Friday, March 29, 2013

Building a cross with Daddy

We knew this year that, above all else, we wanted our kids to know the reason of the Lenten/Easter season, and NOT that it is about a rabbit giving gifts or getting candy in eggs.  That's just our opinion, but we feel like there is too much richness, too many great opportunities for deep spiritual traditions to dilute them with other things--we're choosing the BEST over the GOOD.  We'll still do some of the "springy" things--and may even paint eggs, etc., but AFTER the Easter season.  We want to keep our kids focused.  Especially on Easter morning.

However this year has looked a little different for us--Matt and I will be out of town at a sibling's wedding this weekend, so we'll spend Easter apart from the kids--who are hanging out with relatives.  So that made some of our Easter traditions non-applicable this year...however we've rolled with those punches and I think we've adapted our Easter season to a way that fits us in this time of life perfectly. 

Above all I want to be MORE INTENTIONAL in developing my children's spiritual development during this Lenten/Easter season that worrying about clothes or eggs or baskets or dinners, etc.  And that hasn't always been the case for me, so this is a growth point for sure.  I want my kids to look back on Easters past and see straight to the cross. 

A tradition that came about on its own this year is building a cross with Daddy.  There was a new, beautiful cross made out of simple 4X4's hanging up at church this month and Quinn asked Daddy if he could build her one, too.  We happened to have some scraps around that Daddy and the kids fashioned into a cross, over the course of 2 evenings. 

Here they are nailing the pieces of wood together.  Daddy predrilled the holes and got big nails for the kids to work with.  Real nails, real hammer.  They were eating this up. 

Then it was time to put the nails in the places where Jesus' hands and feet went.  I took a minute to show Q the nail in detail and explain to her how it went through his hand and how it held him up there.  I know my daughter and I knew that she was ready for this and she could handle this.  Obviously it depends on the kid when this kind of imformation should be shared.  She was stunned and very sober as she put it all together in her mind.  She's referred back to the nails and the holes many times over the past few days.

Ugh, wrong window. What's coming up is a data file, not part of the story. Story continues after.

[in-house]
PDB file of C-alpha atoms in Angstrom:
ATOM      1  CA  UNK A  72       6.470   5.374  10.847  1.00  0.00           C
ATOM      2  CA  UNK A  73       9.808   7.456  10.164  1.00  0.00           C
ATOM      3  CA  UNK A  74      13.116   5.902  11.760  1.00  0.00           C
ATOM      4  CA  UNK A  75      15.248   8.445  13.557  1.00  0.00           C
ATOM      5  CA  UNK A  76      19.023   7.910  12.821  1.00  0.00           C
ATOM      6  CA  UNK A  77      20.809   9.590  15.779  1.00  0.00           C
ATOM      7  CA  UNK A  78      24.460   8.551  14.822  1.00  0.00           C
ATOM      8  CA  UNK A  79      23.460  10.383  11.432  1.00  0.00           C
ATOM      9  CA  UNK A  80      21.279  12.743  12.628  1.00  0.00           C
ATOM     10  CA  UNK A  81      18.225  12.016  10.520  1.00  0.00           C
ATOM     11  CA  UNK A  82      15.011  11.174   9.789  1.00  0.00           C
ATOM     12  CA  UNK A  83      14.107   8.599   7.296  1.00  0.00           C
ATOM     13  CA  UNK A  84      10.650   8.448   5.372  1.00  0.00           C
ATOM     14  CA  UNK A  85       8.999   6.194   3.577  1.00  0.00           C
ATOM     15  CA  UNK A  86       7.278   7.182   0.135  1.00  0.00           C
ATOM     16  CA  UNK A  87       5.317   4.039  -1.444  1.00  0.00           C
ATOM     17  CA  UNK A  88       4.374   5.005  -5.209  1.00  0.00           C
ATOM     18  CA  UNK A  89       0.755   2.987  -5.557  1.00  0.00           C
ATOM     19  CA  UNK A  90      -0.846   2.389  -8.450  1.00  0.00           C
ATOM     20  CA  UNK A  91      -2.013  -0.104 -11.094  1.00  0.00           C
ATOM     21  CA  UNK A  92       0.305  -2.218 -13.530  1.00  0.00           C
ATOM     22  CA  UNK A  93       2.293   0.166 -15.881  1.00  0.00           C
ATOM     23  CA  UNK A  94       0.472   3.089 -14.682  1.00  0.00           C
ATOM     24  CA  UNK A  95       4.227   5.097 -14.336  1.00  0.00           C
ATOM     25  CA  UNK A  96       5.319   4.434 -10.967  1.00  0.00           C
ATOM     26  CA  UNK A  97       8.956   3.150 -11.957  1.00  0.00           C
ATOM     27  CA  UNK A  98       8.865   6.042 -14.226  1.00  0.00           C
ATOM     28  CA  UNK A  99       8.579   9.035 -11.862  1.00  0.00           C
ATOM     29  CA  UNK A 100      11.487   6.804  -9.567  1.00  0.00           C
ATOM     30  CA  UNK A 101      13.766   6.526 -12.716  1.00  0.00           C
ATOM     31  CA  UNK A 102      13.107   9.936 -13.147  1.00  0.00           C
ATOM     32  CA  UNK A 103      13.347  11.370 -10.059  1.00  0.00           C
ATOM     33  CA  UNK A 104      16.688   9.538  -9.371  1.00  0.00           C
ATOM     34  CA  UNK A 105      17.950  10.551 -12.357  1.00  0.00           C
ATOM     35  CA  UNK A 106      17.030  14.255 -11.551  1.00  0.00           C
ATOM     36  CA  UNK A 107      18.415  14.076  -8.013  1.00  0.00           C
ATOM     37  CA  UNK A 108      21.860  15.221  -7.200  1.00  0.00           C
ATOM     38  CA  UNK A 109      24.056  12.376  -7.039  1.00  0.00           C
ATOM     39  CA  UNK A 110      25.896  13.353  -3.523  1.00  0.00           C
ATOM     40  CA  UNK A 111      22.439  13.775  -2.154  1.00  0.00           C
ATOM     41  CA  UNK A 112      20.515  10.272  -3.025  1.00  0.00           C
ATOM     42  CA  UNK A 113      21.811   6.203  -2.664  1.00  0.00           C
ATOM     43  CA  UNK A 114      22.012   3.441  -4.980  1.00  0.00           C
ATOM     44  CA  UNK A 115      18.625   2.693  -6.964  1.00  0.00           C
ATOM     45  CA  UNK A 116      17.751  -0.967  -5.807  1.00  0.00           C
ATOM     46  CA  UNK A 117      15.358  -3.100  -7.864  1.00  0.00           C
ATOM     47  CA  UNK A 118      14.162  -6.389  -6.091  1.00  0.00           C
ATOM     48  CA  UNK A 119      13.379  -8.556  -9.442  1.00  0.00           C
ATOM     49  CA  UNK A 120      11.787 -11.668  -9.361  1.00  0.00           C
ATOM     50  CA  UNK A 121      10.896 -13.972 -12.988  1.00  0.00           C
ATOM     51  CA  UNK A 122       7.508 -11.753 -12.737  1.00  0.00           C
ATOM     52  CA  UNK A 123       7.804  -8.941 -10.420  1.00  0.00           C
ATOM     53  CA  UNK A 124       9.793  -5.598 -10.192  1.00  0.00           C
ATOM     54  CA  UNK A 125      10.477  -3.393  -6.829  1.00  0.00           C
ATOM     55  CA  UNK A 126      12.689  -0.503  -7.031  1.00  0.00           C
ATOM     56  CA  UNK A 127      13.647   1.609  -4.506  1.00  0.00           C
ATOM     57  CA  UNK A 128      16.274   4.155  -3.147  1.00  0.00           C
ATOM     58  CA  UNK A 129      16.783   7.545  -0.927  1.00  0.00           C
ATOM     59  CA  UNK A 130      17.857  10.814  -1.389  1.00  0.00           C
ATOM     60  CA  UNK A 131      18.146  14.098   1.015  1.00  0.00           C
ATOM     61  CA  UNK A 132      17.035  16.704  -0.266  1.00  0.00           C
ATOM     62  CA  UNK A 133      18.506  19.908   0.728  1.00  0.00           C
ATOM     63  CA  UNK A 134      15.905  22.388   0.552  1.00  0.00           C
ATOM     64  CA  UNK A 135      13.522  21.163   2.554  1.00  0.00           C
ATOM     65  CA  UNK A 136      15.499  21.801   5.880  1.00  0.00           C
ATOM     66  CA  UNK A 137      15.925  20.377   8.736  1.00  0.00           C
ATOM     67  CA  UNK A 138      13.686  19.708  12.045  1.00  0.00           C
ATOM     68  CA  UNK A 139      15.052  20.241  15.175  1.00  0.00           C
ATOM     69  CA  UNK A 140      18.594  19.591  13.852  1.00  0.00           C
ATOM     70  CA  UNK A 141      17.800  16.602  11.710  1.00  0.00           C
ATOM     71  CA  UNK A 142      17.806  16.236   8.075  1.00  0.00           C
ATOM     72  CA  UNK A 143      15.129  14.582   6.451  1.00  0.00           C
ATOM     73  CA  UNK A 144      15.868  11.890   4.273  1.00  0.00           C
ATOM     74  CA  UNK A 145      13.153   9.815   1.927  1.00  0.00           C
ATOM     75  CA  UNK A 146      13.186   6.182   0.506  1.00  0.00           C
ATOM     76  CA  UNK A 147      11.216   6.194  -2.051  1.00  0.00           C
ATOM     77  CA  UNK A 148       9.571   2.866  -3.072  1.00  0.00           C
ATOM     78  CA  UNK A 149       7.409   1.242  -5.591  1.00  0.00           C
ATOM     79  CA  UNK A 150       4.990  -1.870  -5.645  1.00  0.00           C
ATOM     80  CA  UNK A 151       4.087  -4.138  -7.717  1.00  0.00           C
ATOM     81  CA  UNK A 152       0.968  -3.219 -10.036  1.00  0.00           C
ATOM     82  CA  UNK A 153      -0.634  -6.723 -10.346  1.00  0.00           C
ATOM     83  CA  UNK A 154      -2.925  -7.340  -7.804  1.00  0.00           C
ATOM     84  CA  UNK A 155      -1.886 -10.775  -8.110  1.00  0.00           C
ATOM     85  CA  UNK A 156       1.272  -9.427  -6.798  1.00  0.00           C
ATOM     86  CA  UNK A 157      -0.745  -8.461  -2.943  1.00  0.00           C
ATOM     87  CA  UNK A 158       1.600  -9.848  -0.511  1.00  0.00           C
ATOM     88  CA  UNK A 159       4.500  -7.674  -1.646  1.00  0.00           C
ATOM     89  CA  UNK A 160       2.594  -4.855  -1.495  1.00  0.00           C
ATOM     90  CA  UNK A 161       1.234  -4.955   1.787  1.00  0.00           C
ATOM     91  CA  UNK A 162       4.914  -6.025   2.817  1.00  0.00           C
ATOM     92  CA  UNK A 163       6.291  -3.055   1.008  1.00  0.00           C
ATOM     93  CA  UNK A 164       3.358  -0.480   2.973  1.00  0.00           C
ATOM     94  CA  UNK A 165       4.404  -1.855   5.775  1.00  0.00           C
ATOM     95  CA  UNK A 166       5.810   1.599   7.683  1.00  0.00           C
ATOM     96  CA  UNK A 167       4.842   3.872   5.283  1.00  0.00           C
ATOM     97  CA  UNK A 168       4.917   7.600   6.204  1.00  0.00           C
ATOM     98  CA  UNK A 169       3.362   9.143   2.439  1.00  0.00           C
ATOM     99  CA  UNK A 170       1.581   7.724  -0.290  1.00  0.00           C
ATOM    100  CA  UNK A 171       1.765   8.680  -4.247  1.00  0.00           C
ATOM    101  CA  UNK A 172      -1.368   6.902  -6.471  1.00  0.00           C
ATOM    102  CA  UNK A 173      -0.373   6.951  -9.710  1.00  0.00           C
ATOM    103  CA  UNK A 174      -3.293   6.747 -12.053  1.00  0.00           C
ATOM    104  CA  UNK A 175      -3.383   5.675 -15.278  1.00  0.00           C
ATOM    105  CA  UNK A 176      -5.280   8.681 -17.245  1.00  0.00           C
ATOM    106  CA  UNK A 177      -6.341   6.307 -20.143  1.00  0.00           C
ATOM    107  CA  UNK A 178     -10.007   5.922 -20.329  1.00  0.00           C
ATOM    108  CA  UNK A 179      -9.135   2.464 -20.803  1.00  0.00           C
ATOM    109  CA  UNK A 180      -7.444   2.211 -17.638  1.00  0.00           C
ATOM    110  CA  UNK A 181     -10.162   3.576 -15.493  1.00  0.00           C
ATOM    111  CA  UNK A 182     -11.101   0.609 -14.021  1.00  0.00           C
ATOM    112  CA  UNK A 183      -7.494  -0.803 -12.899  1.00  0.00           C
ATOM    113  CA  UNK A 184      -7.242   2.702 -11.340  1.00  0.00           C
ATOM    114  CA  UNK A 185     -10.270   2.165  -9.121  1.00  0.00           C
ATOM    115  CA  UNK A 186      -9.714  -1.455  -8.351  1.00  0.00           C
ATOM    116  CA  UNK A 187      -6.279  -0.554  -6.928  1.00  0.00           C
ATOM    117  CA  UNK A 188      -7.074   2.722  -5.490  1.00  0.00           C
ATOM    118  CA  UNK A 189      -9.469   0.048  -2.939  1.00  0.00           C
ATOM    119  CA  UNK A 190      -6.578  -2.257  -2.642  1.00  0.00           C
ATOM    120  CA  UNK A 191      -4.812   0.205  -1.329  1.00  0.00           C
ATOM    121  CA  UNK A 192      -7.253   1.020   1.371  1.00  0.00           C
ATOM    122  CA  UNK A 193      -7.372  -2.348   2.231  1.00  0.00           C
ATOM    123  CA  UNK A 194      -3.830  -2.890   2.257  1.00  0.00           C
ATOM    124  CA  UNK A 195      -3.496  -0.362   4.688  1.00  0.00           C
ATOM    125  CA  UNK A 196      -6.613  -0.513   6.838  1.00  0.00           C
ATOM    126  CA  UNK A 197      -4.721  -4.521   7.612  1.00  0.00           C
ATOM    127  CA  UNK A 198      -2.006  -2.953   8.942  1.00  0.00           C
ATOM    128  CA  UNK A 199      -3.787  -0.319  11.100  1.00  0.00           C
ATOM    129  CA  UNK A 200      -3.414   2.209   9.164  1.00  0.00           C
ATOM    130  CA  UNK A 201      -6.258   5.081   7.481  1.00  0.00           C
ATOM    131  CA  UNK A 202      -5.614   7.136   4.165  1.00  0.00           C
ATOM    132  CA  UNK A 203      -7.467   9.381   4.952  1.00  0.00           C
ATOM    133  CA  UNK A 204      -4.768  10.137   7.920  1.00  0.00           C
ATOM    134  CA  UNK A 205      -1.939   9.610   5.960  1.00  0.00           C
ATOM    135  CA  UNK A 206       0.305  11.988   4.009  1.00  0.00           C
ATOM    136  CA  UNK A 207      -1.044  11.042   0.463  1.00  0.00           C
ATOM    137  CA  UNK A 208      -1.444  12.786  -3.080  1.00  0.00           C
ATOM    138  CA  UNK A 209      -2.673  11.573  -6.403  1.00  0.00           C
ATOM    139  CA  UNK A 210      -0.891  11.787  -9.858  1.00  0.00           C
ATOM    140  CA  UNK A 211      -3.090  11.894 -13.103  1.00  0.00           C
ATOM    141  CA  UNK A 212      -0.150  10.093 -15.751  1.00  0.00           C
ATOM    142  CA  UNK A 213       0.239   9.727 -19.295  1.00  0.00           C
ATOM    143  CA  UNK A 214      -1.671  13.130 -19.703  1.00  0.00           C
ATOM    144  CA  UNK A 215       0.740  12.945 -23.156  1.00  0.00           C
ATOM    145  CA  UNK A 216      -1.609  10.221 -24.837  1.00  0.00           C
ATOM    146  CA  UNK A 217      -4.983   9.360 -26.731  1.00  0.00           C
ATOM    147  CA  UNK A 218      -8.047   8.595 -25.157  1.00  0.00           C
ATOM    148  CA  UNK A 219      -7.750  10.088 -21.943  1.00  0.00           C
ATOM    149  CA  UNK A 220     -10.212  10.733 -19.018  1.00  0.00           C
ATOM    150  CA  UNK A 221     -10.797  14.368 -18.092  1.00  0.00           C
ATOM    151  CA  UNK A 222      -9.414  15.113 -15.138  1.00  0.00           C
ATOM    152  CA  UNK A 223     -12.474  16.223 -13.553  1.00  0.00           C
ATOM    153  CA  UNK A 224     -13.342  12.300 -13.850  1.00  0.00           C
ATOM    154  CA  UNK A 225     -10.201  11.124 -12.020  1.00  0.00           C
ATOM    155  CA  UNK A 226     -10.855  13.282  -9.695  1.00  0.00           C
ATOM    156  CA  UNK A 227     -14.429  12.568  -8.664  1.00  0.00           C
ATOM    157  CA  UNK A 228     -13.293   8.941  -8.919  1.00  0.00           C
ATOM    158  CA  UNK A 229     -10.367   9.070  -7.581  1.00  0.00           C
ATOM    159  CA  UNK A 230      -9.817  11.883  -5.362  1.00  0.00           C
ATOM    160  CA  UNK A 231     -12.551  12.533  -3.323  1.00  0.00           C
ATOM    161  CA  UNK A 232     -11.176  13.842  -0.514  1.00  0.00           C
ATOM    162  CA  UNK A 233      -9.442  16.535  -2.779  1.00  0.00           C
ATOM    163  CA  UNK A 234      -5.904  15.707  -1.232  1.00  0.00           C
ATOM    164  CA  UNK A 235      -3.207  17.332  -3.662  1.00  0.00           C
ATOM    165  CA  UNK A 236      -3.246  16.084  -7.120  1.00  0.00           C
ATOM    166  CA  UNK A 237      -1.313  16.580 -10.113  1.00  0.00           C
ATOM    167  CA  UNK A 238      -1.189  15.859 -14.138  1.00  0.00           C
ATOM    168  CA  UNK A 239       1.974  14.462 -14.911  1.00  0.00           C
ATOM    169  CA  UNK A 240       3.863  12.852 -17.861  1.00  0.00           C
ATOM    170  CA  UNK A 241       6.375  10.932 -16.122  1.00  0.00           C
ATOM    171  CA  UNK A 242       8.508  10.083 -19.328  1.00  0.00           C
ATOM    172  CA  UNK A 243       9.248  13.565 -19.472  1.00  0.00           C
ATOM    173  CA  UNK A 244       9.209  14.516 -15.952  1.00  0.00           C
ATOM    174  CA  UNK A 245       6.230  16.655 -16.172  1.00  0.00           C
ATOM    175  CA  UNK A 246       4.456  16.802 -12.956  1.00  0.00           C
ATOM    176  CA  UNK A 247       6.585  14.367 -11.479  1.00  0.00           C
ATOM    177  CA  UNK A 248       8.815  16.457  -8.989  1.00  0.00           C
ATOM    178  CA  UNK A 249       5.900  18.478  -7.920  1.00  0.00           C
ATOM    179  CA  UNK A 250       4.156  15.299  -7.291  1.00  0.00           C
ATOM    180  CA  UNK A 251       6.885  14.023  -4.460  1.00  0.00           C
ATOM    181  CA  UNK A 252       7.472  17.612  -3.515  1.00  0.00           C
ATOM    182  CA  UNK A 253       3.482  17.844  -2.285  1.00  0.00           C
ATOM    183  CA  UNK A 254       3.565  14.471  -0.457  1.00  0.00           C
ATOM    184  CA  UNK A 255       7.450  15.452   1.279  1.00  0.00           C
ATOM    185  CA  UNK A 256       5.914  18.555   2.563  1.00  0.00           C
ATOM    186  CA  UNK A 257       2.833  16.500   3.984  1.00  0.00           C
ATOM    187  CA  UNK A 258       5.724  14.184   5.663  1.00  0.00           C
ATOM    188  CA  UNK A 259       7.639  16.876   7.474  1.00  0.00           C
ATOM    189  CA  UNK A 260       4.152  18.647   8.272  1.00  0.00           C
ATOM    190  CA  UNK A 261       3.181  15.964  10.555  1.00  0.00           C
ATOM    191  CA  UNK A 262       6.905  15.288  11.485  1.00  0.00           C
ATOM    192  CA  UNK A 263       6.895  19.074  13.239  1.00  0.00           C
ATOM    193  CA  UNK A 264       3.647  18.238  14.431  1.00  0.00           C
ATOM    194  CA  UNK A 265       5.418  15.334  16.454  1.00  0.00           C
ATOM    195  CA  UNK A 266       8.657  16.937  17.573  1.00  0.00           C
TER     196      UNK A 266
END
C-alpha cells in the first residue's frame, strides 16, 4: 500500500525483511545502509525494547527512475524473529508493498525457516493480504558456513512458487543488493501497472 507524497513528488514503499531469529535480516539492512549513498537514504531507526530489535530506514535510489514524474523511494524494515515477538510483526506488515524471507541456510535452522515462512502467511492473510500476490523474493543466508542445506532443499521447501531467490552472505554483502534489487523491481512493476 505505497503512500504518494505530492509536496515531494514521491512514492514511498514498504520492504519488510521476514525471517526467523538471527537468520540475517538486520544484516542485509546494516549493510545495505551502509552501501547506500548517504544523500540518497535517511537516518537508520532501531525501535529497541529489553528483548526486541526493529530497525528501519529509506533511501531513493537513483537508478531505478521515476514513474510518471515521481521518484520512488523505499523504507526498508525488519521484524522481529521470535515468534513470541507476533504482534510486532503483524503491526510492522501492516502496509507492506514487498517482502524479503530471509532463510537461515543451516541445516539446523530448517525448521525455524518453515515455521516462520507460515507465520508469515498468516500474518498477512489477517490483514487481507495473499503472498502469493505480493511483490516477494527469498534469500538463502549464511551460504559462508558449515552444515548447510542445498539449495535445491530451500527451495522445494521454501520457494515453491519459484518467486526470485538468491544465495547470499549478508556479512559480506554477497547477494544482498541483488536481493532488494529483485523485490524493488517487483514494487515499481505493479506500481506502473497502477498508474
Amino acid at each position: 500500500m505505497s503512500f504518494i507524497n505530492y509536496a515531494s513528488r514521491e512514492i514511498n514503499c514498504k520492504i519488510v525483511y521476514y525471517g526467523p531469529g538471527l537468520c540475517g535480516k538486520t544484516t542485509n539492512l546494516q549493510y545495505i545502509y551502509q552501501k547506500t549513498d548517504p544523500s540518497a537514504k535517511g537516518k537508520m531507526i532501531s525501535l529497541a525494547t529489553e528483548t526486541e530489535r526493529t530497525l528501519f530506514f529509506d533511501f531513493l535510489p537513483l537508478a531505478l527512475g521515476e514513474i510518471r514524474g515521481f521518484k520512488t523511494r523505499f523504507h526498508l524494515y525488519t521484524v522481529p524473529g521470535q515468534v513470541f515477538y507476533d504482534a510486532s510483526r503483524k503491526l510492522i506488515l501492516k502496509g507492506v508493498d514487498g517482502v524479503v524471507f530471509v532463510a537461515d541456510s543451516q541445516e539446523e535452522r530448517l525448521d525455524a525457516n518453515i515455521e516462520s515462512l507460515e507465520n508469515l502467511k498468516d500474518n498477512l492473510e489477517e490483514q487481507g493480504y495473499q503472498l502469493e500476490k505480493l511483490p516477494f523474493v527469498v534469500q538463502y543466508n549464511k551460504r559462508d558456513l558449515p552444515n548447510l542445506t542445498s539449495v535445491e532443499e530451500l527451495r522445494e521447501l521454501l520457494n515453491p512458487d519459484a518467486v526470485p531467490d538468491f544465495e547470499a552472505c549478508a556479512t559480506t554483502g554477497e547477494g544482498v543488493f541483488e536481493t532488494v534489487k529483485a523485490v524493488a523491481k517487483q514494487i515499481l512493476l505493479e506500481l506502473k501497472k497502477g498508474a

Each kid nailed in a nail where Jesus' hands would have gone.  I plan to save the cross and re-nail the hand nails as part of our Easter tradition through the years.  As the kids mature we may nail written or symbolic things to the cross as we think about what the cross really means to us. 

We shrouded it in purple, the color of the Easter season, so that we remember that Jesus is the King of Kings.  Today I spent time with some of my favorite kiddos in a Good Friday time and we talked about our King--a king who was so very different from what was expected of a king.  I'll share those photos soon.  Our cross marked the entry way at the park where we held our ceremony today. 
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9 of the 10 plagues of Egypt (from Exodus)

Here's our Godly Play set-up for the first 9 plagues:

We revisited our characters from the past sessions--starting with Moses and Aaron visiting Pharoah and asking him to let the Israelites go.

Here's Aaron with his pipecleaner staff....

that turns into a snake:

And you know what Pharoah now for the plagues.

Water to blood--I set up our river scene just like from Baby Moses and we put a piece of red tulle over the water to make it look "bloody."

Next is frogs--I just raided our plastic creatures and got some frogs to spread around--you'll also note we set up the "working scene, " from the Exodus Playset.

You could also fold origami frogs--that would be so cute and they are not too hard to fold.